Thursday, March 8, 2012

How to Segment an Orange

Orange segments are often used in salads or as a garnish for a dish. With the pith and tough membranes of the fruit removed, the segments are delicate, juicy, and easy to eat. They're also easy to make, with a little know-how and experience.

I decided to do a photographic walk-through of the process, because although the process of segmenting an orange is not difficult, it might be confusing if you have not done it before. It will require some knife skills, and a good degree of caution in execution, but I have never cut myself doing this (and I've cut myself doing a lot of things!).

I'm using cara cara oranges in these photos, which is why the flesh of the orange is actually pink. This technique will work on any variety of orange, and can be used on other citrus fruits (for example, grapefruit).

A technical note: the correct culinary term for this technique (and the resulting slices) is "supreme". That's a French word, so it's pronounced sue-prHem (not like Diana Ross and The Supremes). Common use seems to treat supreme and segment interchangeably. Now that you're fully armed with that knowledge, let's slice some oranges!

How to Segment an Orange: Step-by-Step

You'll need:
An orange
A sharp knife - I use a 7 inch chef's knife; I suggest a medium size blade for this task (no paring knives, no machetes)
A cutting board
A bowl

1. Rinse your orange (or oranges). (If your recipe calls for the zest of the fruit, zest the oranges now. I use a microplane grater, and it works really well for this task.)

2. Slice off the top and bottom of the orange so that some of the orange flesh is exposed, and so that the orange sits stably flat on your cutting board.

3. Run your knife down the orange between the pith and the flesh, cutting strips of pith away from the orange. I keep my knife at the same location and rotate the orange each time I remove a strip of pith.

4. Check the sides and bottom of the orange, and trim away any pith left behind.

5. Holding the peeled orange in the palm of your hand over a bowl, locate the white membranes separating the orange segments. (Depending on the variety of orange you are using, these may be easy or difficult to see; these cara caras have a fairly fine membrane.) Hold the edge of your knife parallel to the membrane. Carefully slide your knife towards the center of the orange along the right hand side of the membrane, then cut on the left-hand side of the next membrane, moving in a counter-clockwise direction. Your knife will move at a slight diagonal, cutting a wedge-shaped segment. Let the segment fall into the bowl, then cut on the right side of the next membrane, repeating the process all the way around the orange. (This part sounds tricky, but just work left to right, cutting on both sides of each membrane; it should seem clear when you're holding the orange in your hand.)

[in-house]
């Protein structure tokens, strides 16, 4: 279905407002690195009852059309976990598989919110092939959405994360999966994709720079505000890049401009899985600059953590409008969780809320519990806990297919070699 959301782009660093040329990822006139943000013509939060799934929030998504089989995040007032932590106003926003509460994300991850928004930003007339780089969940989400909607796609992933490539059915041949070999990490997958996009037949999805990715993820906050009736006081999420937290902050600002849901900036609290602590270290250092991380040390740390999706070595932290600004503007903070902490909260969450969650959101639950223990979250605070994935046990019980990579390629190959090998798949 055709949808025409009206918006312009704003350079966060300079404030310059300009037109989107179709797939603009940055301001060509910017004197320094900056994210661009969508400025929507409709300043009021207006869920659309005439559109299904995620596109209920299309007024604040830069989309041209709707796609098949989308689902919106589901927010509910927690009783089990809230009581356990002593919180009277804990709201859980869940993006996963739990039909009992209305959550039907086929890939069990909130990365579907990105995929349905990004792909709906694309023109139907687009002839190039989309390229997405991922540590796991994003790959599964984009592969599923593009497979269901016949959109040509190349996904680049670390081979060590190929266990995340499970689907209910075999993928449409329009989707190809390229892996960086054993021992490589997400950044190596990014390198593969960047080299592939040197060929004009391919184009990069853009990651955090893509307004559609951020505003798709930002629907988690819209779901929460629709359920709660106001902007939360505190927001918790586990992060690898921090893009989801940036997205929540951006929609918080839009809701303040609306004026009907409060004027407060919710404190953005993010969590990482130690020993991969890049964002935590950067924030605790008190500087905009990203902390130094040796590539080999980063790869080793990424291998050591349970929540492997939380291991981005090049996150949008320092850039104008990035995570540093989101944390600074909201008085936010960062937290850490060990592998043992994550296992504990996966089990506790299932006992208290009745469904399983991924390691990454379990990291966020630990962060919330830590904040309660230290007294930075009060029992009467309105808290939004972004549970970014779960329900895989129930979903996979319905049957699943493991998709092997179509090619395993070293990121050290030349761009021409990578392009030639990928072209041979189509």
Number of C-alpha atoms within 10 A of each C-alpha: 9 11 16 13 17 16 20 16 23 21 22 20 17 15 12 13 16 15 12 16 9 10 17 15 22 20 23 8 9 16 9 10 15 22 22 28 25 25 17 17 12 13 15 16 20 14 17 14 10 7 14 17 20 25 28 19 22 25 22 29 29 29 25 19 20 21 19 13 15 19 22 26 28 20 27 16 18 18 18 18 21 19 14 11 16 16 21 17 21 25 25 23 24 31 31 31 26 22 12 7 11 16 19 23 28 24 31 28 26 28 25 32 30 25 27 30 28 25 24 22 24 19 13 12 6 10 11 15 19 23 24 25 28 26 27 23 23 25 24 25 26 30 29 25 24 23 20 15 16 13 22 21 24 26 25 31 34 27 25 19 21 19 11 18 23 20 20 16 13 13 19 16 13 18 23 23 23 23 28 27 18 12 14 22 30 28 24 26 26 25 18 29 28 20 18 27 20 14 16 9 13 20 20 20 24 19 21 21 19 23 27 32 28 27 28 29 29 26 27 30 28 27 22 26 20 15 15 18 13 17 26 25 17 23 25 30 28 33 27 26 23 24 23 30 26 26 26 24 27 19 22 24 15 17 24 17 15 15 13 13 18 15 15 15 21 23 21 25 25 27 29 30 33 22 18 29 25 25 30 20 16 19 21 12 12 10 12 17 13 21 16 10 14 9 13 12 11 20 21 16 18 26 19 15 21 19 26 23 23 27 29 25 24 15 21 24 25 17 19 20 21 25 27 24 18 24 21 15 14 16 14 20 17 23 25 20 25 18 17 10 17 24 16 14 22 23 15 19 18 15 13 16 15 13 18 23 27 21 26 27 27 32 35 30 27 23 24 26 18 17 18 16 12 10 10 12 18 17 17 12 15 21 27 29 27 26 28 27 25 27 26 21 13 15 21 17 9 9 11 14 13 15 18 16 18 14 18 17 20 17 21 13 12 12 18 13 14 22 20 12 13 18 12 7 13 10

6. As you finish with segments, you can use your thumb to hold the membranes aside so you can see what you're working with (like turning the pages of a book). Always grip the orange gently, so you don't squeeze all the juice out (although some will come out, that's why you're cutting over a bowl).

7. Now you've removed all of the segments! Congratulations! See, that wasn't so bad. If your recipe calls for it, or if you like, squeeze the membrane left in your hand over a bowl to collect the remaining juice (it makes a great addition to a dressing).  Repeat this process for however many oranges you would like to segment. It gets quite easy with practice.

If you're itching for a recipe to try out your new orange segmenting skills with, I'll be posting one soon!

Like what you read? Subscribe to the feed in your favorite feed reader, or follow me on Twitter to keep up with new posts!

No comments:

Post a Comment


Related Posts Plugin for WordPress, Blogger...